We all know that stress can be really harmful to psychological health, but now studies have found that it can even have adverse effects on physical health. The study found that people who suffer from some form of stress disorder are a lot more prone to developing cardiovascular diseases and conditions as well. Over 130,000 people in Sweden’s National Patient Register, all of whom suffered from stress-related disorders were analysed for this research. They were then compared to 170,000 siblings who didn’t have stress disorders.
The researchers went on to explain that stress disorders can be caused due to multiple factors like the death of a loved one, natural disasters, psychological trauma etc and can then take the form of post-traumatic stress disorder, acute stress disorder and whatnot. Because of such excessive traumatic experiences, these people are more prone to cardiovascular diseases like hypertension, heart failure and thrombosis.
It was found that people who suffered from a traumatic event and were diagnosed with stress disorders had very high probabilities when it came to developing a higher risk of suffering from cardiovascular diseases. And this only went on to increase after six months of being diagnosed. Whereas people who were not diagnosed with stress disorders and suffered from a traumatic event had an even higher risk of developing heart disease.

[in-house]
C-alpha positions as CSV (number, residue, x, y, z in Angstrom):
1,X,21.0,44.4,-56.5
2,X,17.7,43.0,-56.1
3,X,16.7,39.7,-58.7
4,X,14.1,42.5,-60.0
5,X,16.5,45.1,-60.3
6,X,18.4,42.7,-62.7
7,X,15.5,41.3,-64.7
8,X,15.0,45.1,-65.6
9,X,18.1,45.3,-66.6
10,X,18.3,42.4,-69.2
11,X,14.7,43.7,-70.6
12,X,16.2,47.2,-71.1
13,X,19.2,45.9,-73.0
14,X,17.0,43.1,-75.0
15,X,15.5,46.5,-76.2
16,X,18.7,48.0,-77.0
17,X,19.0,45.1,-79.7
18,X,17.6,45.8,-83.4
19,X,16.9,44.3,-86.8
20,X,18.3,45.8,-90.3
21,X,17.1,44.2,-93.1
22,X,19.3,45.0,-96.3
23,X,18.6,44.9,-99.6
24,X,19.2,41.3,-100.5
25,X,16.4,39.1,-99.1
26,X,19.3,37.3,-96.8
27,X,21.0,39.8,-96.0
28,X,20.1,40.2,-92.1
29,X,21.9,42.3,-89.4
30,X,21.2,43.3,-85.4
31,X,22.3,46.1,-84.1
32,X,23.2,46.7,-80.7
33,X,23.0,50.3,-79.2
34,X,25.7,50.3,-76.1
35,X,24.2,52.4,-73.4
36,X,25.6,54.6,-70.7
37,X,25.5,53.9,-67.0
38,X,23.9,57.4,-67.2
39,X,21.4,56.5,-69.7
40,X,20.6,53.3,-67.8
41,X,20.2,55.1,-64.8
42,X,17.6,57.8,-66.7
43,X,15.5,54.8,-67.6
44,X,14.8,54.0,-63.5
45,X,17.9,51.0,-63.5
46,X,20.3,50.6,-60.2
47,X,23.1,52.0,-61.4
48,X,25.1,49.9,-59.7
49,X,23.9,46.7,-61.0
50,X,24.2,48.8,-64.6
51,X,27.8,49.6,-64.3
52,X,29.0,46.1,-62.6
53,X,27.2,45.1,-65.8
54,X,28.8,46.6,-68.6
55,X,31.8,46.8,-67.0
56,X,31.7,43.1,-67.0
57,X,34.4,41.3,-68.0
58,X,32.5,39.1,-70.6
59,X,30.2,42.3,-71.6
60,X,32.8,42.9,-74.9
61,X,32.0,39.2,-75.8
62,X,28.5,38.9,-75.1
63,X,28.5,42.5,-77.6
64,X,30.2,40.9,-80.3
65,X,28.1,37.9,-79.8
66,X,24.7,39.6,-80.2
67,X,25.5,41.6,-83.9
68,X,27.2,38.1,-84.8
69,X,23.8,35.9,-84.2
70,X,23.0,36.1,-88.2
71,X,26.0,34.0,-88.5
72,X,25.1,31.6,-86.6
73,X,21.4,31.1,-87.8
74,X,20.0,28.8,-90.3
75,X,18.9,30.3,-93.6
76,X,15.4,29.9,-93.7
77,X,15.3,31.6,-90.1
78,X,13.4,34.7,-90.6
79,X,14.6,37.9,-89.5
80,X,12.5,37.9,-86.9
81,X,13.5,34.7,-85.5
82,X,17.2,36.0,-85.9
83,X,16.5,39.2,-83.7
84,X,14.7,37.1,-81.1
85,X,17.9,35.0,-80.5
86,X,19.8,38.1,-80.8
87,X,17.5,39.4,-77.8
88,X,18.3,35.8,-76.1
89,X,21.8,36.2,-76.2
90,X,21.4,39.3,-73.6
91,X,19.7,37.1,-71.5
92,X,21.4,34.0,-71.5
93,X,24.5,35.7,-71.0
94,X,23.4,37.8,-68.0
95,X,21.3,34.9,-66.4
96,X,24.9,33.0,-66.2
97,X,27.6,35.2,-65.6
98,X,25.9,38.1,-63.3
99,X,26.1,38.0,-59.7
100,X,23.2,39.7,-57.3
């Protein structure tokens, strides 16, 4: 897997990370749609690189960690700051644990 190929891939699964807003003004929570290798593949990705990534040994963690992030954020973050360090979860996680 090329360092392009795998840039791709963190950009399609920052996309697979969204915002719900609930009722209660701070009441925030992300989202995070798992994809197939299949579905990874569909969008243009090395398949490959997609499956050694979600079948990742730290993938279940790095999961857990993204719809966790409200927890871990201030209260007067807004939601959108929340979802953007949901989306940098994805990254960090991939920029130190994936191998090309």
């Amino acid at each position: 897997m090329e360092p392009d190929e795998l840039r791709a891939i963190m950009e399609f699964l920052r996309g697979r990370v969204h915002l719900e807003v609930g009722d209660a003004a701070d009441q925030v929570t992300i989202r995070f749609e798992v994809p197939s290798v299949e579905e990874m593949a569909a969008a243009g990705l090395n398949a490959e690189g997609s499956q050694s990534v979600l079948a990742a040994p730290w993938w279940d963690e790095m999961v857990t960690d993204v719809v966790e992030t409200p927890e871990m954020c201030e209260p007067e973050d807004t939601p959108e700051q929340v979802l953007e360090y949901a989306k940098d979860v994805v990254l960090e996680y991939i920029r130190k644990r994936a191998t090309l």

In fact, the risks also changed based on the time period. While most people were found to suffer from heart failure, other prominent risks included blood clots as well. The researchers now hope that their research can indicate just how strong a connection there is between stress and heart health and how these risks can be avoided. “These findings call for enhanced clinical awareness and, if verified, monitoring or early intervention among patients with recently diagnosed stress-related disorders,” the researchers wrote.
"The healthcare community has made important strides in raising public awareness about heart disease, yet our research shows a significant gap in how much people understand about the disease and their own risk for a heart attack," said the chief doctor who conducted the study. The researchers also tried to find new methods of reducing the risk of developing heart disease.
One such study explored the idea of introducing more vegetation and green spaces to neighbourhoods. They figured that not only would some greenery help combat stress and stress-related disorders but will also help improve heart health. “Indeed, increasing the amount of vegetation in a neighborhood may be an unrecognized environmental influence on cardiovascular health and a potentially significant public health intervention,” said another doctor. Well, this sure proves that stress can affect our health in more ways than we imagine. So, if you suffer from a stress-related disorder, get the necessary help as soon as possible. Stay tuned for more updates.